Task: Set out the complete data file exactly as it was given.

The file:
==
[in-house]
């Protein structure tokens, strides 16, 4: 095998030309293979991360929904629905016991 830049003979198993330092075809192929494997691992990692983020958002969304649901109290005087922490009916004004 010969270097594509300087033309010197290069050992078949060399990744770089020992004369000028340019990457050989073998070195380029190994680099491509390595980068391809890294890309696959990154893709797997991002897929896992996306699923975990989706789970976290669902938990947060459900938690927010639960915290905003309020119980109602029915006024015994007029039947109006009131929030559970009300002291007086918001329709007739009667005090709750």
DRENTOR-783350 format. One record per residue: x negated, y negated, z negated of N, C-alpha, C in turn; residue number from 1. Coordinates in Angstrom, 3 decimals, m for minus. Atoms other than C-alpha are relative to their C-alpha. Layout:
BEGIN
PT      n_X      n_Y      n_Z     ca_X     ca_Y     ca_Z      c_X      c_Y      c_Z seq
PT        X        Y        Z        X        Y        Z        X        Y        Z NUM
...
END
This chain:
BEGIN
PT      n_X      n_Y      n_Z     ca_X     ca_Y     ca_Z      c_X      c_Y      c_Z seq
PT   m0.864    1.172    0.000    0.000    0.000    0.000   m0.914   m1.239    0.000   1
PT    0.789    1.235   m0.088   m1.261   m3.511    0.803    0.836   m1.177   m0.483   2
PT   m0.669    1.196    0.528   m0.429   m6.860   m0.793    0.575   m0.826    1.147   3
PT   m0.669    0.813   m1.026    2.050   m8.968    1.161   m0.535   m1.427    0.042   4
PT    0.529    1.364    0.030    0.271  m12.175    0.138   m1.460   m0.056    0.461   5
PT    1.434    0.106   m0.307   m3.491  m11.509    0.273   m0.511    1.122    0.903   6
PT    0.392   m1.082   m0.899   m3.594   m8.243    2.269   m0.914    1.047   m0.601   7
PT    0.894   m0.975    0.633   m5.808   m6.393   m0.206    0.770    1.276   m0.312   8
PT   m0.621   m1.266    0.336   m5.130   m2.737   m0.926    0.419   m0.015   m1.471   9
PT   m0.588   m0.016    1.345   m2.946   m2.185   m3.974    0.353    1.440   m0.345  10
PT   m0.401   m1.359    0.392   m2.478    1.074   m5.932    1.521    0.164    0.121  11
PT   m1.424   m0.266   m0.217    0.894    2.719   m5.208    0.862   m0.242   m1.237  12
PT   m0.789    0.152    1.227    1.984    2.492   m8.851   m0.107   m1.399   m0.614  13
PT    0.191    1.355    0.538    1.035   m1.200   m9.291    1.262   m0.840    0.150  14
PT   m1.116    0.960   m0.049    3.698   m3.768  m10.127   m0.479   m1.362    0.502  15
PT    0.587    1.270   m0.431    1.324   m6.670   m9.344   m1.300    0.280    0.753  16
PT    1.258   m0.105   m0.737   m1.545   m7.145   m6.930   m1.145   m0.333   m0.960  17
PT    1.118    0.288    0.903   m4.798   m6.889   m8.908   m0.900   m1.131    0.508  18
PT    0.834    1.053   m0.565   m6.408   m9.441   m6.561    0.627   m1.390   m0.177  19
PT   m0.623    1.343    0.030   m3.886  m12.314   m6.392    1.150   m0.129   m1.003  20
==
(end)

[in-house]
């Protein structure tokens, strides 16, 4: 095998030309293979991360929904629905016991 830049003979198993330092075809192929494997691992990692983020958002969304649901109290005087922490009916004004 010969270097594509300087033309010197290069050992078949060399990744770089020992004369000028340019990457050989073998070195380029190994680099491509390595980068391809890294890309696959990154893709797997991002897929896992996306699923975990989706789970976290669902938990947060459900938690927010639960915290905003309020119980109602029915006024015994007029039947109006009131929030559970009300002291007086918001329709007739009667005090709750």
DRENTOR-783350 format. One record per residue: x negated, y negated, z negated of N, C-alpha, C in turn; residue number from 1. Coordinates in Angstrom, 3 decimals, m for minus. Atoms other than C-alpha are relative to their C-alpha. Layout:
BEGIN
PT      n_X      n_Y      n_Z     ca_X     ca_Y     ca_Z      c_X      c_Y      c_Z seq
PT        X        Y        Z        X        Y        Z        X        Y        Z NUM
...
END
This chain:
BEGIN
PT      n_X      n_Y      n_Z     ca_X     ca_Y     ca_Z      c_X      c_Y      c_Z seq
PT   m0.864    1.172    0.000    0.000    0.000    0.000   m0.914   m1.239    0.000   1
PT    0.789    1.235   m0.088   m1.261   m3.511    0.803    0.836   m1.177   m0.483   2
PT   m0.669    1.196    0.528   m0.429   m6.860   m0.793    0.575   m0.826    1.147   3
PT   m0.669    0.813   m1.026    2.050   m8.968    1.161   m0.535   m1.427    0.042   4
PT    0.529    1.364    0.030    0.271  m12.175    0.138   m1.460   m0.056    0.461   5
PT    1.434    0.106   m0.307   m3.491  m11.509    0.273   m0.511    1.122    0.903   6
PT    0.392   m1.082   m0.899   m3.594   m8.243    2.269   m0.914    1.047   m0.601   7
PT    0.894   m0.975    0.633   m5.808   m6.393   m0.206    0.770    1.276   m0.312   8
PT   m0.621   m1.266    0.336   m5.130   m2.737   m0.926    0.419   m0.015   m1.471   9
PT   m0.588   m0.016    1.345   m2.946   m2.185   m3.974    0.353    1.440   m0.345  10
PT   m0.401   m1.359    0.392   m2.478    1.074   m5.932    1.521    0.164    0.121  11
PT   m1.424   m0.266   m0.217    0.894    2.719   m5.208    0.862   m0.242   m1.237  12
PT   m0.789    0.152    1.227    1.984    2.492   m8.851   m0.107   m1.399   m0.614  13
PT    0.191    1.355    0.538    1.035   m1.200   m9.291    1.262   m0.840    0.150  14
PT   m1.116    0.960   m0.049    3.698   m3.768  m10.127   m0.479   m1.362    0.502  15
PT    0.587    1.270   m0.431    1.324   m6.670   m9.344   m1.300    0.280    0.753  16
PT    1.258   m0.105   m0.737   m1.545   m7.145   m6.930   m1.145   m0.333   m0.960  17
PT    1.118    0.288    0.903   m4.798   m6.889   m8.908   m0.900   m1.131    0.508  18
PT    0.834    1.053   m0.565   m6.408   m9.441   m6.561    0.627   m1.390   m0.177  19
PT   m0.623    1.343    0.030   m3.886  m12.314   m6.392    1.150   m0.129   m1.003  20